Decision on Snowden could take months: Ecuador
Ecuador on Wednesday said it would take months to decide on whether to grant asylum to US whistleblower Edward Snowden, currently staying in Moscow airport for the fourth day in a row after fleeing Hong Kong.
Kuala Lumpur: Ecuador on Wednesday said it would take months to decide on whether to grant asylum to US whistleblower Edward Snowden, currently staying in Moscow airport for the fourth day in a row after fleeing Hong Kong.
Ecuador`s Foreign Minister Ricardo Patino, who is here on an official visit, compared Snowden`s case to that of WikiLeaks founder Julian Assange, who has been given asylum by is country and is holed up in the Ecuadorean Embassy in London.
Snowden, 30, had blown the lid off National Security Agency`s secret spy programme.
"It took us two months to make a decision in the case of Assange, so do not expect us to make a decision sooner this time," Patino told reporters.
Asked if Ecuador would provide protection to Snowden while considering his request for asylum, Patino said if Snowden "goes to the embassy, then we will make a decision."
Patino refused to say what criteria Ecuador would use to decide, but added that his government would "consider all these risks," including concerns that it would hurt trade with the US and his country`s economy.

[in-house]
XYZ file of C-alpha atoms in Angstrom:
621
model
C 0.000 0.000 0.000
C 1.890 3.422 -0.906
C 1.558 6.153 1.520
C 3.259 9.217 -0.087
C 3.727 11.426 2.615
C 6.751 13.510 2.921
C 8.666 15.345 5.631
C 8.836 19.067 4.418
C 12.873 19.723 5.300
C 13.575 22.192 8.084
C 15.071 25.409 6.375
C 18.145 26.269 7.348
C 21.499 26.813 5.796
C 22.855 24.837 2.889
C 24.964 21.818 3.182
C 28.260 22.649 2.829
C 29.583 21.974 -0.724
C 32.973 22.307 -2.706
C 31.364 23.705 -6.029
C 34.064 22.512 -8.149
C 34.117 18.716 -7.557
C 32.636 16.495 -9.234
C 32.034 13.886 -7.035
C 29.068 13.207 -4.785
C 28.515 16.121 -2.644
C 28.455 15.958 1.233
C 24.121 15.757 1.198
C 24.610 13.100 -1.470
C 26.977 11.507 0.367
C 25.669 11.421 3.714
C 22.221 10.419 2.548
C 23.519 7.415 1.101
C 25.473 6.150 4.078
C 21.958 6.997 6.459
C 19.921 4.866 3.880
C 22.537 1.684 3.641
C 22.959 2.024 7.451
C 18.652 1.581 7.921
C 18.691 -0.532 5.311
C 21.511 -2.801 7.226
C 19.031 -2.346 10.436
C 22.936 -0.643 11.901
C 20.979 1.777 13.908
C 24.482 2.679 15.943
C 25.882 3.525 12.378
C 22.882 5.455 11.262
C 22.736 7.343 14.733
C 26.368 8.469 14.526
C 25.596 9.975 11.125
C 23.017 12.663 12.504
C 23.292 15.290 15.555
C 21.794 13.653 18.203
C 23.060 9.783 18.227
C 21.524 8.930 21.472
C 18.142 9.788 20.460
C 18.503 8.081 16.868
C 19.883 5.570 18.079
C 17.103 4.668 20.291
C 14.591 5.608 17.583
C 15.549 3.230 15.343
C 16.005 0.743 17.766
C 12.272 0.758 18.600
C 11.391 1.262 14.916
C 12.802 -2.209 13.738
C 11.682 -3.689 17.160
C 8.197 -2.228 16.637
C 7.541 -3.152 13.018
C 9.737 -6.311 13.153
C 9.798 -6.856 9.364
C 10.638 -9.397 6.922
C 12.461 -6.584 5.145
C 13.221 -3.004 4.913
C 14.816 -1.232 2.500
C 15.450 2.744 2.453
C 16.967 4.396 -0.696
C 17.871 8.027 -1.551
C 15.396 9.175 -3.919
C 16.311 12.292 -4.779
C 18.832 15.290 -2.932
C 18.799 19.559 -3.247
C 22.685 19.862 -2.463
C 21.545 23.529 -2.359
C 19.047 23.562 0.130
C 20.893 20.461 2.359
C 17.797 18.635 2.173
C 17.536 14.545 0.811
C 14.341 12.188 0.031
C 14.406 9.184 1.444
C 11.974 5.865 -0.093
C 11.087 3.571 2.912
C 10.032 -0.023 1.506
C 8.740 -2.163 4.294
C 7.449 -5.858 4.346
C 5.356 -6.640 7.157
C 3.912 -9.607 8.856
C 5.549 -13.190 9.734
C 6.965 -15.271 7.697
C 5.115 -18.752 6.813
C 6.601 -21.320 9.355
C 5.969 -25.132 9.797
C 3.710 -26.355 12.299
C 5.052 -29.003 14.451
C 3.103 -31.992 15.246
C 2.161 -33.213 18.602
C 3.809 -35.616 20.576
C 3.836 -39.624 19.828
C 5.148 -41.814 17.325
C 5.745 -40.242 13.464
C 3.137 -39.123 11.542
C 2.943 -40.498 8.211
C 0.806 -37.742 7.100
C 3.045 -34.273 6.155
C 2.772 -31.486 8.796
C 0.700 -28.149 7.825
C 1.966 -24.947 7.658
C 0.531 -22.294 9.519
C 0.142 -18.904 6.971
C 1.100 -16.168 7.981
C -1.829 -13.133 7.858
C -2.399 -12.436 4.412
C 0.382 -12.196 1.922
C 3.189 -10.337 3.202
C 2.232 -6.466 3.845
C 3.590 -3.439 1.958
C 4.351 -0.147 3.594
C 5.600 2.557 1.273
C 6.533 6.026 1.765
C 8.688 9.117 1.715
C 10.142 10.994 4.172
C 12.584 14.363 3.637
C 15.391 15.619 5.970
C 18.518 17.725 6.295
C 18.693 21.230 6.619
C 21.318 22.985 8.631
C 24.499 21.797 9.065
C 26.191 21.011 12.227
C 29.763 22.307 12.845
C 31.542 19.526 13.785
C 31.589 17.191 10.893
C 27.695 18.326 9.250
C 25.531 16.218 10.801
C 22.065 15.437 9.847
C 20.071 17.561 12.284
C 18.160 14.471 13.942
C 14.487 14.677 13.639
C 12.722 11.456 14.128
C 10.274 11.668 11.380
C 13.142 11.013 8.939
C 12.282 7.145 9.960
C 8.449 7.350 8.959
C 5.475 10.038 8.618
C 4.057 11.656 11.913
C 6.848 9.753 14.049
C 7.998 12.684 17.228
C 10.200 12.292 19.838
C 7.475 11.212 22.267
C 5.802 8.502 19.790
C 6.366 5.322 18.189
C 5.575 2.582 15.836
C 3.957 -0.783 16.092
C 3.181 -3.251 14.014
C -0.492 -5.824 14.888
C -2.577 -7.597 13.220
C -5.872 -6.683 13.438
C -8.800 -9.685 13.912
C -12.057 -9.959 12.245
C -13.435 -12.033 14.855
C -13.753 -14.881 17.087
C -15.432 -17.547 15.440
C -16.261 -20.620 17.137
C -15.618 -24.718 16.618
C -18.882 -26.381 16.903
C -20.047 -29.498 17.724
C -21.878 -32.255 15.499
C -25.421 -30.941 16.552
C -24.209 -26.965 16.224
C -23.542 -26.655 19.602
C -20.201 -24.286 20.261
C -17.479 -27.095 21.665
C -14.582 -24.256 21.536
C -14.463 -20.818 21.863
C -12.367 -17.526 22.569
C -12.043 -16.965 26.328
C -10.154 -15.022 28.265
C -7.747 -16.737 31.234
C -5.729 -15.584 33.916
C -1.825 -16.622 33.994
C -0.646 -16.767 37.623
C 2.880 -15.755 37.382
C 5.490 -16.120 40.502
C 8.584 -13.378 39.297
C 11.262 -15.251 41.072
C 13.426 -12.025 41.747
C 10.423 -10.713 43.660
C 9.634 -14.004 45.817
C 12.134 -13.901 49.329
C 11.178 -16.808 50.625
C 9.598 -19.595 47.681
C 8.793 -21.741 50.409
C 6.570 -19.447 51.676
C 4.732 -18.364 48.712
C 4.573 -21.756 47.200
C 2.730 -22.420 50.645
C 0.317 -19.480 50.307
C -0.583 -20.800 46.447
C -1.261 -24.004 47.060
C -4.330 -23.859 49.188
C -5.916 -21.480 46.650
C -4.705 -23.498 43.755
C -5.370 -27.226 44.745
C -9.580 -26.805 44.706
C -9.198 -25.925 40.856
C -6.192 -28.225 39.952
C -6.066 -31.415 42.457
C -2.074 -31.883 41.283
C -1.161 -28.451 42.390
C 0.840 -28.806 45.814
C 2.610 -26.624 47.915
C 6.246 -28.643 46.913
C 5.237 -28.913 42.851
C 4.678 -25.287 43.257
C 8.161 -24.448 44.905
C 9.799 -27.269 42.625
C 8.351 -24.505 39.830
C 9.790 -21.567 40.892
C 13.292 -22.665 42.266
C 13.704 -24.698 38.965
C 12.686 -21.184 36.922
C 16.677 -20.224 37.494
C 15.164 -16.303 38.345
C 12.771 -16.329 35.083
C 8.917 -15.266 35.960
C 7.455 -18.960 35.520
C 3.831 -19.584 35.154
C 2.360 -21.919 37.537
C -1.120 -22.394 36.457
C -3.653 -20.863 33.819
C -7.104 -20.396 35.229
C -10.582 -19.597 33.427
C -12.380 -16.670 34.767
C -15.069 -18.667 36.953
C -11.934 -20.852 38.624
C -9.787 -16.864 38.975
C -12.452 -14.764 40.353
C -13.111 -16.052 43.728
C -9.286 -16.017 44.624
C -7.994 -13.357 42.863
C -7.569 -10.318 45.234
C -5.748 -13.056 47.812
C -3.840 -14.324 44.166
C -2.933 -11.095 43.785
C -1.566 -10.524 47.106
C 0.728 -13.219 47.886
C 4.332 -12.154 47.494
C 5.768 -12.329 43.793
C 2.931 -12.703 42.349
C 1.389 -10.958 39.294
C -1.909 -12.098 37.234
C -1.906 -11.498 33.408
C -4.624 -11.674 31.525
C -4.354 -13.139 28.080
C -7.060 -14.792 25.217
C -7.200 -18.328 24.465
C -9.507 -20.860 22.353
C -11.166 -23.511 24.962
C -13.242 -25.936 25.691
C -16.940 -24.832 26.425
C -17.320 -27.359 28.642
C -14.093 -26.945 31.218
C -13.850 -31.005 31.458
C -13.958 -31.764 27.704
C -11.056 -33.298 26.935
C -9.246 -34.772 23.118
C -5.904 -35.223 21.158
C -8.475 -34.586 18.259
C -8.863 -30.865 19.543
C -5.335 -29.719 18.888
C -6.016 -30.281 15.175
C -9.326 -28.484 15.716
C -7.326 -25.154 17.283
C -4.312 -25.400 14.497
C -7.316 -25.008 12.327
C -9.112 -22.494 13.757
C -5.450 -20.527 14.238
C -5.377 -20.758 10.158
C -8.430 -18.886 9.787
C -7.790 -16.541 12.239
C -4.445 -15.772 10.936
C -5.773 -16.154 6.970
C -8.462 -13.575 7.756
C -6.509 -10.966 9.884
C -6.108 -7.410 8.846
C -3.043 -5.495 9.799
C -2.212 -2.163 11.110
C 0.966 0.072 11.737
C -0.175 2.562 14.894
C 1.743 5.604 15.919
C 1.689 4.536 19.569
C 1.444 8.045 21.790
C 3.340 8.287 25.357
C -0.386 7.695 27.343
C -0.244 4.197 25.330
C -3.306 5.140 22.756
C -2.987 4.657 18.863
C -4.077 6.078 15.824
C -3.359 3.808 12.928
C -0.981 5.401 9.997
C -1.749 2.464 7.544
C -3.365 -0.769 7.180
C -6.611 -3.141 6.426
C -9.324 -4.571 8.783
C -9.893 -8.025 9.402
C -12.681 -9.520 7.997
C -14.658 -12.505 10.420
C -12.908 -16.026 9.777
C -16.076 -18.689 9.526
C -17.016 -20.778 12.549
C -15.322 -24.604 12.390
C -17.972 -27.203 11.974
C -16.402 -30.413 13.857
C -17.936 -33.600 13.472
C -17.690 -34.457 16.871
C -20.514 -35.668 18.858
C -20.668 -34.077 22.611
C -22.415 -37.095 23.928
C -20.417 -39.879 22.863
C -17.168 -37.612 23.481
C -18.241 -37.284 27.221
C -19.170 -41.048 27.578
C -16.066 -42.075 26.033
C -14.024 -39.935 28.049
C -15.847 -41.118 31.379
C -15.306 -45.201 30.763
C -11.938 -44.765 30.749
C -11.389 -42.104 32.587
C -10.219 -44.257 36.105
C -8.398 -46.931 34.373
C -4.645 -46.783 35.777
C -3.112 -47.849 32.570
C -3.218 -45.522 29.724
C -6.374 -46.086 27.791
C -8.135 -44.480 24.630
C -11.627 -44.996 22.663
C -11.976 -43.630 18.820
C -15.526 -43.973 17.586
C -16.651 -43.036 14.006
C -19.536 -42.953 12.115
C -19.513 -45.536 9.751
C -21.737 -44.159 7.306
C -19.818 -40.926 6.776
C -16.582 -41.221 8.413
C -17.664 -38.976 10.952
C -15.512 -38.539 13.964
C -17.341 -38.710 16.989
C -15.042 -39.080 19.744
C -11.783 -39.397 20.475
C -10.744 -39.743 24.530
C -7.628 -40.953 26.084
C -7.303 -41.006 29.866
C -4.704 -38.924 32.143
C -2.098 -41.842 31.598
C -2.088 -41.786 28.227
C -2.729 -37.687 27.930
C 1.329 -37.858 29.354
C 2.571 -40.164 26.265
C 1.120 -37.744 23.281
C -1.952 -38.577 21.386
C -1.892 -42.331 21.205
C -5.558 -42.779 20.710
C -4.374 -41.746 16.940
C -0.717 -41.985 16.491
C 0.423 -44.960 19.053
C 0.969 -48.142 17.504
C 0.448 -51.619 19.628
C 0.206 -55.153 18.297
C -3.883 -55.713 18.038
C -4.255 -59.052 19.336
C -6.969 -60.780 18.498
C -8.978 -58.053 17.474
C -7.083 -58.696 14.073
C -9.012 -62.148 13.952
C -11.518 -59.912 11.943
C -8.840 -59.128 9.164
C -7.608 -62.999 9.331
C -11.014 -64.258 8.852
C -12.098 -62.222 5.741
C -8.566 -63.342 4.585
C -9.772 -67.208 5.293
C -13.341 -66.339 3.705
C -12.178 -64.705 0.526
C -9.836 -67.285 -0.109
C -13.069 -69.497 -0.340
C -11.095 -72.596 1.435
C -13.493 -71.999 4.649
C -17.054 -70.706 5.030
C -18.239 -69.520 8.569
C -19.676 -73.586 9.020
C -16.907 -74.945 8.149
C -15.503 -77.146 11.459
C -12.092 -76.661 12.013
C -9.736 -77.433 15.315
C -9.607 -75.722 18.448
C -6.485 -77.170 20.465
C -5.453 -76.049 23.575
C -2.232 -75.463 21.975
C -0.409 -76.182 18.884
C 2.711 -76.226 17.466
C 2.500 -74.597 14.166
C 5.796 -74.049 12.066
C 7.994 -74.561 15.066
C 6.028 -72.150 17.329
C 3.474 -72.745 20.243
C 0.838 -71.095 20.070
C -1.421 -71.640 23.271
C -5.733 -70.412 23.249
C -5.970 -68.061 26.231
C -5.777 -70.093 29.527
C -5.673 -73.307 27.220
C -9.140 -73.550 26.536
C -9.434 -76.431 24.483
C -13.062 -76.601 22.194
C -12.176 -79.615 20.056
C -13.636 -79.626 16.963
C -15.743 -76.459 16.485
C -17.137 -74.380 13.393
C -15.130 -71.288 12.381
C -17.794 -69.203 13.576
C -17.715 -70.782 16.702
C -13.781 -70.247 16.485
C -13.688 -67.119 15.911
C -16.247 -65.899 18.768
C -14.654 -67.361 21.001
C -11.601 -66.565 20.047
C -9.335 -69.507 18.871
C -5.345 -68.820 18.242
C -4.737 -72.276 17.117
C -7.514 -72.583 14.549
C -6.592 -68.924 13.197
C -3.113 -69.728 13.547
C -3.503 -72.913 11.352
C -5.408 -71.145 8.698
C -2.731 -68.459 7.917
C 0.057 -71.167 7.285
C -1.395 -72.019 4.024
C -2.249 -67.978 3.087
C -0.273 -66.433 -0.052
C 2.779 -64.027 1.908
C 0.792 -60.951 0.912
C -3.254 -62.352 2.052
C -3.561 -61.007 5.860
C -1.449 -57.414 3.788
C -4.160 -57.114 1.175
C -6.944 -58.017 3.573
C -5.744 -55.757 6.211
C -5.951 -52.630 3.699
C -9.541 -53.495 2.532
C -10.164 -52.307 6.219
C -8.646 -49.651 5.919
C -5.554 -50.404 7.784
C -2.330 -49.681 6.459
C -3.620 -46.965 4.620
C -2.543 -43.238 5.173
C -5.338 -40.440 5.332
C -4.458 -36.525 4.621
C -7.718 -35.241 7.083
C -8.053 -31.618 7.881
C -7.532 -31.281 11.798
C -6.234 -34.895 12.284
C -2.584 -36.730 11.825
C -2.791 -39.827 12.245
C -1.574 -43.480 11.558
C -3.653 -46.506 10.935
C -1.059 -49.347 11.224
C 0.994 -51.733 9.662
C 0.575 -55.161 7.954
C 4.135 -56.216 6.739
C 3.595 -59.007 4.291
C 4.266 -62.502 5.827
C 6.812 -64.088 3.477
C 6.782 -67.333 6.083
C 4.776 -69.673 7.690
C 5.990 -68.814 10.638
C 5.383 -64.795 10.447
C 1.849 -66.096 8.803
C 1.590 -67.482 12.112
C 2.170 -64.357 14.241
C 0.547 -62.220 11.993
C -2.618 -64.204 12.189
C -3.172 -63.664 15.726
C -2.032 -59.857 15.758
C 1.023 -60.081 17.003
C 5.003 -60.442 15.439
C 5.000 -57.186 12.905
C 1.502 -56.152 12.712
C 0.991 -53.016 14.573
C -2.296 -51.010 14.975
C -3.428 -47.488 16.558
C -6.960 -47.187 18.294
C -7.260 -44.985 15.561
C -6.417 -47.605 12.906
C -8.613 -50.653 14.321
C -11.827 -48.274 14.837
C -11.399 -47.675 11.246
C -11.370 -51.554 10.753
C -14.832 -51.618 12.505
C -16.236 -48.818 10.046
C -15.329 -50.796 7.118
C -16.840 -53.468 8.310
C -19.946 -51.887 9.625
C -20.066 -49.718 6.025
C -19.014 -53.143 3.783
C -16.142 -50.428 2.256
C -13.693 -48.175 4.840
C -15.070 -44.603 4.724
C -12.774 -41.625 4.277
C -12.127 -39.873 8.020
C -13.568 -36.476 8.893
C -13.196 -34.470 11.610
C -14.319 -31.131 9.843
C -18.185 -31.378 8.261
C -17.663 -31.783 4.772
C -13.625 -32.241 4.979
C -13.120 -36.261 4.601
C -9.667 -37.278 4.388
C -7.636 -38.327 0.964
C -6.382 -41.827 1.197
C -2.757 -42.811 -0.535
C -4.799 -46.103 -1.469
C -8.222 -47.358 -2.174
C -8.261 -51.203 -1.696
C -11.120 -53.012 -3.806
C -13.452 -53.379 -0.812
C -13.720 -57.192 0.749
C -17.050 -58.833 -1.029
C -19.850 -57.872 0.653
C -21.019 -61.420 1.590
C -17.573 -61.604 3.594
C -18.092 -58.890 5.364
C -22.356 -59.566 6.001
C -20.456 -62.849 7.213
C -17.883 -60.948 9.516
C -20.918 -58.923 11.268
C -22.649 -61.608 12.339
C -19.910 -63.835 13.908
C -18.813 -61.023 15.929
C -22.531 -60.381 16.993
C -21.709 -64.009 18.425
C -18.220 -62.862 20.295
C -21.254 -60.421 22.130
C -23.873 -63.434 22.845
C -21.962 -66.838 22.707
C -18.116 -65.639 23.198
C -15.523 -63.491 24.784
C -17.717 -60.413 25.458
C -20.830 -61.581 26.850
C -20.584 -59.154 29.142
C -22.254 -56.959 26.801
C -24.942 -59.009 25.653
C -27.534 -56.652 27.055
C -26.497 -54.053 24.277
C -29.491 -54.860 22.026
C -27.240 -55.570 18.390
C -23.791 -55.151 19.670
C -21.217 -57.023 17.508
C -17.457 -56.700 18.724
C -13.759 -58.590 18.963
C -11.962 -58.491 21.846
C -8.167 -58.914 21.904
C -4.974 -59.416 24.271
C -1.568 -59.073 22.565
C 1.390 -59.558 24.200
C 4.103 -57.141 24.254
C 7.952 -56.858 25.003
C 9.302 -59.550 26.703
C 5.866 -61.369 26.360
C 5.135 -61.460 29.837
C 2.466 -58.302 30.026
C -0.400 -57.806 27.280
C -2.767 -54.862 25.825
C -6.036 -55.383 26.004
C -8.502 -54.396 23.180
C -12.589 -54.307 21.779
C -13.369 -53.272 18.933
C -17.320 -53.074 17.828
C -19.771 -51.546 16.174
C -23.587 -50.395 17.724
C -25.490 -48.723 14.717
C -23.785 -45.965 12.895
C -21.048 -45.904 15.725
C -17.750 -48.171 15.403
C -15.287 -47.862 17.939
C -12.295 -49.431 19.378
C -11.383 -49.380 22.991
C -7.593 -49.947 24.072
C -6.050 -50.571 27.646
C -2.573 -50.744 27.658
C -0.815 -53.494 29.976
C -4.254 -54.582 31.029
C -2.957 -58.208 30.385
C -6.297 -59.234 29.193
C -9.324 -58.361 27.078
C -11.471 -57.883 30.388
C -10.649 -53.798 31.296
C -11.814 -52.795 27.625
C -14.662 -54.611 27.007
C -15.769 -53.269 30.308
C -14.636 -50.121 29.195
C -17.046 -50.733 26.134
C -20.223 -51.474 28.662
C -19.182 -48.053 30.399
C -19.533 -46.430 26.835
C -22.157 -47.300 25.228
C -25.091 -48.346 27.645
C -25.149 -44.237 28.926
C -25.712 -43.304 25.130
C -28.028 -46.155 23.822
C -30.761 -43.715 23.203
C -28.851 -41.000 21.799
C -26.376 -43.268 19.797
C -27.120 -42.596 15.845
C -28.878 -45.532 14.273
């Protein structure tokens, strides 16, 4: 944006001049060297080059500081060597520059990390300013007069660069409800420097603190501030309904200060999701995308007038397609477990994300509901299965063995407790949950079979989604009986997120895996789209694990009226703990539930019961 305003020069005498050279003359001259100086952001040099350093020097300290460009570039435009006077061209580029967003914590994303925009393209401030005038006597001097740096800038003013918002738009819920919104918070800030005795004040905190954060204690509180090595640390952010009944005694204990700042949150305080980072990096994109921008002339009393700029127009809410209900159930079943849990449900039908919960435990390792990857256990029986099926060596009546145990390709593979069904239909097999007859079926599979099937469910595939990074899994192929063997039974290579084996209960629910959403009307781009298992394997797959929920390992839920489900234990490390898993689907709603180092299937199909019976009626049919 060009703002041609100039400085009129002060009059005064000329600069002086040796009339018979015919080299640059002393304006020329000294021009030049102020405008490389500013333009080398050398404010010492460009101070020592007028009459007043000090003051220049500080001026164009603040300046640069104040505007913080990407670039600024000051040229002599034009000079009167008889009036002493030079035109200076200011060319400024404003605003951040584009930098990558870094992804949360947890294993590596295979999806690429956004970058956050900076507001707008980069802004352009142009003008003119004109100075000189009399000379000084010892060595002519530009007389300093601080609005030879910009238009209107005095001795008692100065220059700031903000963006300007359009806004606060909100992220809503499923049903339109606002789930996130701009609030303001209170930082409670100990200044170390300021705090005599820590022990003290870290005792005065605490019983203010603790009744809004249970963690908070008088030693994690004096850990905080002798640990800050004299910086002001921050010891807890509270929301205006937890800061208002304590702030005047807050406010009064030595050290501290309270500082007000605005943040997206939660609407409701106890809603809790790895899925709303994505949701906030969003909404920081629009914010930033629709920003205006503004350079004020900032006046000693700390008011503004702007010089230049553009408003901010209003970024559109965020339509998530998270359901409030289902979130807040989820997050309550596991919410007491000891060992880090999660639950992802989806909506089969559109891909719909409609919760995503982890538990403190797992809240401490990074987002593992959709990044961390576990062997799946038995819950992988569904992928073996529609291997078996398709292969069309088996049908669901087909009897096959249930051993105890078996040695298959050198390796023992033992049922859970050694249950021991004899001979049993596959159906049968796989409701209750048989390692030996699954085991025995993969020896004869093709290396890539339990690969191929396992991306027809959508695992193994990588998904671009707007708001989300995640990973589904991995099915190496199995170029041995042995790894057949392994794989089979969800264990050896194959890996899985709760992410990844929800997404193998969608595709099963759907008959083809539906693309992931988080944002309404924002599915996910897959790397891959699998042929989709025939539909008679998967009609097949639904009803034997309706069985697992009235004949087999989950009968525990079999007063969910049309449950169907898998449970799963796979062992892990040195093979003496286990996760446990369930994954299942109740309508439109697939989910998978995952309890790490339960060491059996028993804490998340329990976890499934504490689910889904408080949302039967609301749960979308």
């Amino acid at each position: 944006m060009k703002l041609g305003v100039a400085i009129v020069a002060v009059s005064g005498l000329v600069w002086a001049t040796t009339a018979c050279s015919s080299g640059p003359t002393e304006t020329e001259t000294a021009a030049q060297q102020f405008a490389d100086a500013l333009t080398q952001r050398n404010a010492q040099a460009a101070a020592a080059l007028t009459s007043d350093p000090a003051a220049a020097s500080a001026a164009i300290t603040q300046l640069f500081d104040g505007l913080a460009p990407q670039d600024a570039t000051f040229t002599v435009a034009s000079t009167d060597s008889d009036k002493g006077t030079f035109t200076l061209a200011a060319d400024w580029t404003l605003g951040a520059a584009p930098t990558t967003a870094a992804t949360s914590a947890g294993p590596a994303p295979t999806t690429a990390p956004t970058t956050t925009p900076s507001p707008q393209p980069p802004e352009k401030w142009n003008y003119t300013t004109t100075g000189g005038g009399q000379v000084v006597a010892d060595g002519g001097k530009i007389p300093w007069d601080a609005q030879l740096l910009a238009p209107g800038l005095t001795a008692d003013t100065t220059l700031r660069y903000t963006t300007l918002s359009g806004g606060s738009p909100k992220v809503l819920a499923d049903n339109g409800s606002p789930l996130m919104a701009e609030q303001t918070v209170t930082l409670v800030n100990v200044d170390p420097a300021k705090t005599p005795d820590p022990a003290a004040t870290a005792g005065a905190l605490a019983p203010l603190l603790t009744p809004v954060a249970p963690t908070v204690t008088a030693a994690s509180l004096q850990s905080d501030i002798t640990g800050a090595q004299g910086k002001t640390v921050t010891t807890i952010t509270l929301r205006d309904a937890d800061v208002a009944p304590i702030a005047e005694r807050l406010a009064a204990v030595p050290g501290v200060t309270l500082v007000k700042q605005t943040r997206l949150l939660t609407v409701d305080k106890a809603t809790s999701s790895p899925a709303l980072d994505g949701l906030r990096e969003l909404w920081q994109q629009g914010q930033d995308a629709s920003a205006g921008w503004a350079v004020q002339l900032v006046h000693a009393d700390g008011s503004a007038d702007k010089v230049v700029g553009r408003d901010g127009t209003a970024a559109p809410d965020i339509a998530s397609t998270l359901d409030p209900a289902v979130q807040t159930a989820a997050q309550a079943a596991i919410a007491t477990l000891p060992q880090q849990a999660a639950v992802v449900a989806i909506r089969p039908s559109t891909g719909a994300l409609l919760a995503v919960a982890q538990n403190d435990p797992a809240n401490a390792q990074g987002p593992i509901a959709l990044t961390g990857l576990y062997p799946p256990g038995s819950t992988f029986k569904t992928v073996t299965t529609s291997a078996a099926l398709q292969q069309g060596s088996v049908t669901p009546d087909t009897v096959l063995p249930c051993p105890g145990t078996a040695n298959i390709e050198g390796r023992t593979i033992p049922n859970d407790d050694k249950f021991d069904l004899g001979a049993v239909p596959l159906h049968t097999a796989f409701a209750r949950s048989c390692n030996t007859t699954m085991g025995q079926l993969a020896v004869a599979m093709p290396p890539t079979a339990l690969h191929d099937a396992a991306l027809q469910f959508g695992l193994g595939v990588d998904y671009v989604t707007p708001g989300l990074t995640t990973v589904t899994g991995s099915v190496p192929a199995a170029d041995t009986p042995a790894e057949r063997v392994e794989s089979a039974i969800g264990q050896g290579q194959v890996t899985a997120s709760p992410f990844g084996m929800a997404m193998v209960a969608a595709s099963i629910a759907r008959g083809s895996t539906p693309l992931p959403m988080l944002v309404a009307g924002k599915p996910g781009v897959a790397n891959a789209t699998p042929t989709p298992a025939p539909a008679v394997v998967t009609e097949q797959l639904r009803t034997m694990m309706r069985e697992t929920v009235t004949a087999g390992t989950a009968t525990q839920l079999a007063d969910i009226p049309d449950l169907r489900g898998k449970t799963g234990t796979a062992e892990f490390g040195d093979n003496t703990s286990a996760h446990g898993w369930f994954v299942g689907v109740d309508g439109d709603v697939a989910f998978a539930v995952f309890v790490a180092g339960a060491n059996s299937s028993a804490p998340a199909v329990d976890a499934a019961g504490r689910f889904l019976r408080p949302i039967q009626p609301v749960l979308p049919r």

Snowden is charged with violating American espionage laws.
He is currently in Russia after fleeing from Hong Kong.
Russian President Vladimir Putin had on Tuesday said Snowden is in the transit zone of Moscow`s Sheremetyevo Airport. He has rejected US pleas to turn him over.
Snowden worked as a Hawaii-based computer network administrator for Booz Allen Hamilton before he fled to Hong Kong last month with laptops full of confidential information.
He told UK`s Guardian newspaper that he exposed the US surveillance programmes because they pose a threat to democracy.
He claimed his intention was to collect information about the NSA hacking into "the whole world".
The documents revealed the existence of programmes that collect records of domestic telephone calls in the US and monitor the internet activity of overseas residents.
The disclosures shook the US intelligence community and raised questions about whether the NSA is eroding American civil liberties.
Snowden is charged with theft of government property, unauthorised communication of national defence information and wilful communication of classified communications intelligence.
Snowden has applied for asylum in Ecuador. The US has revoked his passport.